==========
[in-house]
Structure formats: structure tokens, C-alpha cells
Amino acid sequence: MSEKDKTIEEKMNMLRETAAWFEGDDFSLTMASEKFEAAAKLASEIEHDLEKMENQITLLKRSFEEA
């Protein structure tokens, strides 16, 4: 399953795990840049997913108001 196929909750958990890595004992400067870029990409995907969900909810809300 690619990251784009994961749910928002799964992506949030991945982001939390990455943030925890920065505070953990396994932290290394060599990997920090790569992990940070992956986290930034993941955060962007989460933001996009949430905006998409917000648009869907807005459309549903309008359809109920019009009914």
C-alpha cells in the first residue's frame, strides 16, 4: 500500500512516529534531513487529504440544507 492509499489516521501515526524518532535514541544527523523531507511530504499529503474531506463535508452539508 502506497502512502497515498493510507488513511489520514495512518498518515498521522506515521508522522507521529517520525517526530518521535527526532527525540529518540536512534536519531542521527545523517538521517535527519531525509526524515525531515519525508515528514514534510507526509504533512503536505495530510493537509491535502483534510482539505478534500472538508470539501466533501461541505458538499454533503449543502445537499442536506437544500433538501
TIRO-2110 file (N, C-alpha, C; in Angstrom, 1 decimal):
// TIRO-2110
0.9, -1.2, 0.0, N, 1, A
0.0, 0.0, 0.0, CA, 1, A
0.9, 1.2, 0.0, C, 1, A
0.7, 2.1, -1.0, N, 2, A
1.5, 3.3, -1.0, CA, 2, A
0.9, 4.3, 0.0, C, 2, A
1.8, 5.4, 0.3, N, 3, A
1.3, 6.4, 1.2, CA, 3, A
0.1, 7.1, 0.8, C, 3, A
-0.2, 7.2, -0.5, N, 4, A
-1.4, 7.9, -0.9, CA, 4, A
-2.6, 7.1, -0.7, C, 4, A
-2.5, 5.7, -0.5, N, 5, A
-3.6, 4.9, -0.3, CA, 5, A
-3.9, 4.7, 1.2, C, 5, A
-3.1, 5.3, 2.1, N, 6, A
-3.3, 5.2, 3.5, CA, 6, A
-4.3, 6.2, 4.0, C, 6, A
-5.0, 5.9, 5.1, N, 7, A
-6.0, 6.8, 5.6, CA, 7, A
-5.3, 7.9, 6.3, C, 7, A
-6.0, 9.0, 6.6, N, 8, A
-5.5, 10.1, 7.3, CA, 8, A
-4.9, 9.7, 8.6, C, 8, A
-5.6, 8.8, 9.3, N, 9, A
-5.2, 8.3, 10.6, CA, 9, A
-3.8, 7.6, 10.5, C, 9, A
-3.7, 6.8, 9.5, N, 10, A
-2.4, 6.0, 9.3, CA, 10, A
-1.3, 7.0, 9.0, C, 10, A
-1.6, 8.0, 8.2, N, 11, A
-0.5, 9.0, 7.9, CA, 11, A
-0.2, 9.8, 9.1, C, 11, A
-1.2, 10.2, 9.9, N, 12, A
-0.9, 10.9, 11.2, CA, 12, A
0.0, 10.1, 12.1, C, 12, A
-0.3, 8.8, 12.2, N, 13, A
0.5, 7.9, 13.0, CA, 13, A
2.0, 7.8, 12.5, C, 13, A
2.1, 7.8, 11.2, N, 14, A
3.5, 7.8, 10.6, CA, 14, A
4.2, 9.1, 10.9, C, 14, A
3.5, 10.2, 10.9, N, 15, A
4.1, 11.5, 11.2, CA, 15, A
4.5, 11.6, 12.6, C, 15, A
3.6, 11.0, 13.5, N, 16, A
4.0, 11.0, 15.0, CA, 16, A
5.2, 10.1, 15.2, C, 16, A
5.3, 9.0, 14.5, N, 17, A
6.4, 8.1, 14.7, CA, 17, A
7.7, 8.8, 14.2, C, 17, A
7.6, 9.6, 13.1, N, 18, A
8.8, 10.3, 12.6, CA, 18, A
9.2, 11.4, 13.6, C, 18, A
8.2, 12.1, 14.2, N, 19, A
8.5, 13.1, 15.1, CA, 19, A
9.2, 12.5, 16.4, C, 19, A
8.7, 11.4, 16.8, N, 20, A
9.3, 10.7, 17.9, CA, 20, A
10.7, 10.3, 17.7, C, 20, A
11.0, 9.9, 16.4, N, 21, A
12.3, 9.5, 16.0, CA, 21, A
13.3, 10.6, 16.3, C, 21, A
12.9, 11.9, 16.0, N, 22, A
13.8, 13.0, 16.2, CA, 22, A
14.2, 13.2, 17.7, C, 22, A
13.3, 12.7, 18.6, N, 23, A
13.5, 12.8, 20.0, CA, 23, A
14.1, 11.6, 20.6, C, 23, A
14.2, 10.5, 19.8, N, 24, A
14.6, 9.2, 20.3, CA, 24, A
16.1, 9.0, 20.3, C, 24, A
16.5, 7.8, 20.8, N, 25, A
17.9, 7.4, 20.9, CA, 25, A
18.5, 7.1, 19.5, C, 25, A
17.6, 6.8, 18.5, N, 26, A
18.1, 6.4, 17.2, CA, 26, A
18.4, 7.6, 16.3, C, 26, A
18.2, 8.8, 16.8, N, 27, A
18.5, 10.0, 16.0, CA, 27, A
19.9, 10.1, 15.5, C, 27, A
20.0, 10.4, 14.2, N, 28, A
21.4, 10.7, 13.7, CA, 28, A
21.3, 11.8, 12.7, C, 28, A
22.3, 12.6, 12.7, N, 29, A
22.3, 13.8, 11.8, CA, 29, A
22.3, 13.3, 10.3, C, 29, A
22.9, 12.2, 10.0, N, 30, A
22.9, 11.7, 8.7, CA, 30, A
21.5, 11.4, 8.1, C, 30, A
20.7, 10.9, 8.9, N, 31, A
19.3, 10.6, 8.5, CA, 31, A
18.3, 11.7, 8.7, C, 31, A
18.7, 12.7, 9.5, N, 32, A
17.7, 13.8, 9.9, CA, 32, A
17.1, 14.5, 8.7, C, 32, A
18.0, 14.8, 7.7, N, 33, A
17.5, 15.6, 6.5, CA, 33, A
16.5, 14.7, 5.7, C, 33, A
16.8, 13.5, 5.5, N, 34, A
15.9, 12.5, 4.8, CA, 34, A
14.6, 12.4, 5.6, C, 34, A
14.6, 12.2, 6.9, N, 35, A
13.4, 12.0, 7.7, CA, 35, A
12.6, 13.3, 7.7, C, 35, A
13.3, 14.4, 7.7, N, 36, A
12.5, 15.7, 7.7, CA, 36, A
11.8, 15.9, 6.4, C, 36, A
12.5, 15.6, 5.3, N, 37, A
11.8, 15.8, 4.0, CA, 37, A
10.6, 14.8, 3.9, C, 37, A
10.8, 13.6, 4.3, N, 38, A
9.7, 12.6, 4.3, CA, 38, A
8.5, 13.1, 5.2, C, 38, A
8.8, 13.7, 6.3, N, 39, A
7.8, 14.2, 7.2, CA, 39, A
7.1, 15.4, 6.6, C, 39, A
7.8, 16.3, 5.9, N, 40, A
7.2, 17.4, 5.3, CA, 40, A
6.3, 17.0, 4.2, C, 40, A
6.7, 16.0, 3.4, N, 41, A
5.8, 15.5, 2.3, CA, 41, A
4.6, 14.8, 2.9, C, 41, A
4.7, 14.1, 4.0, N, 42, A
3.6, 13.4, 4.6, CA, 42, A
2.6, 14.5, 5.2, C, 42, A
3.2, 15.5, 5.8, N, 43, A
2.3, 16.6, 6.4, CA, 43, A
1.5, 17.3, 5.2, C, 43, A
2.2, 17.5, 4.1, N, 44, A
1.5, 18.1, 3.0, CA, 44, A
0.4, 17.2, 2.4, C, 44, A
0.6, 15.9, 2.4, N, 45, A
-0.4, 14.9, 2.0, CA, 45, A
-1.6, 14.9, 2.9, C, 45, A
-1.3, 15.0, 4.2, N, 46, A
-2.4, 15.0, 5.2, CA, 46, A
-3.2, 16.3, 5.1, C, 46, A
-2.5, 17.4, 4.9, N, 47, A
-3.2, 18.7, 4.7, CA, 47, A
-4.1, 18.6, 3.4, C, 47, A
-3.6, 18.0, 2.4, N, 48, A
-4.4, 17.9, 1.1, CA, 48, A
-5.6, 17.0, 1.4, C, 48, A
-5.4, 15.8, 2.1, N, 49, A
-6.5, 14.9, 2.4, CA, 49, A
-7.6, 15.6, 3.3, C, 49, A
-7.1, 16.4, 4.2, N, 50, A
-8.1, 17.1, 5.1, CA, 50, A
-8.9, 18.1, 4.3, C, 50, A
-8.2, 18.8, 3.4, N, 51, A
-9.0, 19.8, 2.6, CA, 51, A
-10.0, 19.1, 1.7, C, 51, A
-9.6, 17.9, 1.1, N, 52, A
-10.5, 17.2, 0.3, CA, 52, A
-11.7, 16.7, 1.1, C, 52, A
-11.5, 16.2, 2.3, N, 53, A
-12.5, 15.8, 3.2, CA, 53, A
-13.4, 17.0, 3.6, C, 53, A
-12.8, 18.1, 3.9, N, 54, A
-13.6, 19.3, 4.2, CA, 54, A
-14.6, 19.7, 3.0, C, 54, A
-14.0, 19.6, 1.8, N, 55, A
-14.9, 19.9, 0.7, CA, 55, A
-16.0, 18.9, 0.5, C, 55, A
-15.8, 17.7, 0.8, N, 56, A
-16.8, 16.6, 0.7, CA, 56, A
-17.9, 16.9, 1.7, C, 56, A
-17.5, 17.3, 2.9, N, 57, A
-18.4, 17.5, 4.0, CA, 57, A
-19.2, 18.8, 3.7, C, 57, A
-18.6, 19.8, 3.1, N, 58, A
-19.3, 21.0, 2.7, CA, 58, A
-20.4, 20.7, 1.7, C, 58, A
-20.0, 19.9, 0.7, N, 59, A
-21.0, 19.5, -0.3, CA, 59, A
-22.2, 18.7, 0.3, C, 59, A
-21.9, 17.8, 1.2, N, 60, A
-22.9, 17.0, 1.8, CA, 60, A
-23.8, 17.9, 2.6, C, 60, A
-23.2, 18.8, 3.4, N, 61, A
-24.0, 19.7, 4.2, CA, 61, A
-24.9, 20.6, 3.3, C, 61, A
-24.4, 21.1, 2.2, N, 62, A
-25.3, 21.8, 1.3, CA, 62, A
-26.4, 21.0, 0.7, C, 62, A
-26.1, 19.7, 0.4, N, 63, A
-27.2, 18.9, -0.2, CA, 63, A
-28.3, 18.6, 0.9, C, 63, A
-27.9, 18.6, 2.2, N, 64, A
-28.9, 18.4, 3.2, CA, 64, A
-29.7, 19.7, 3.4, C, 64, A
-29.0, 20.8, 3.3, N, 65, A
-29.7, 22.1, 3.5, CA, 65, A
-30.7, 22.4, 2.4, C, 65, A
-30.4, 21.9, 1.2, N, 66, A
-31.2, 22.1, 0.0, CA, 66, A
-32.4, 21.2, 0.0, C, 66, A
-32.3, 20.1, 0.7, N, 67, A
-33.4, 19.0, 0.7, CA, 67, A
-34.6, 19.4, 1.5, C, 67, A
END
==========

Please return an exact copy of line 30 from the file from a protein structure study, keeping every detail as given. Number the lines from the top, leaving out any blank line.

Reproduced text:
-5.5, 10.1, 7.3, CA, 8, A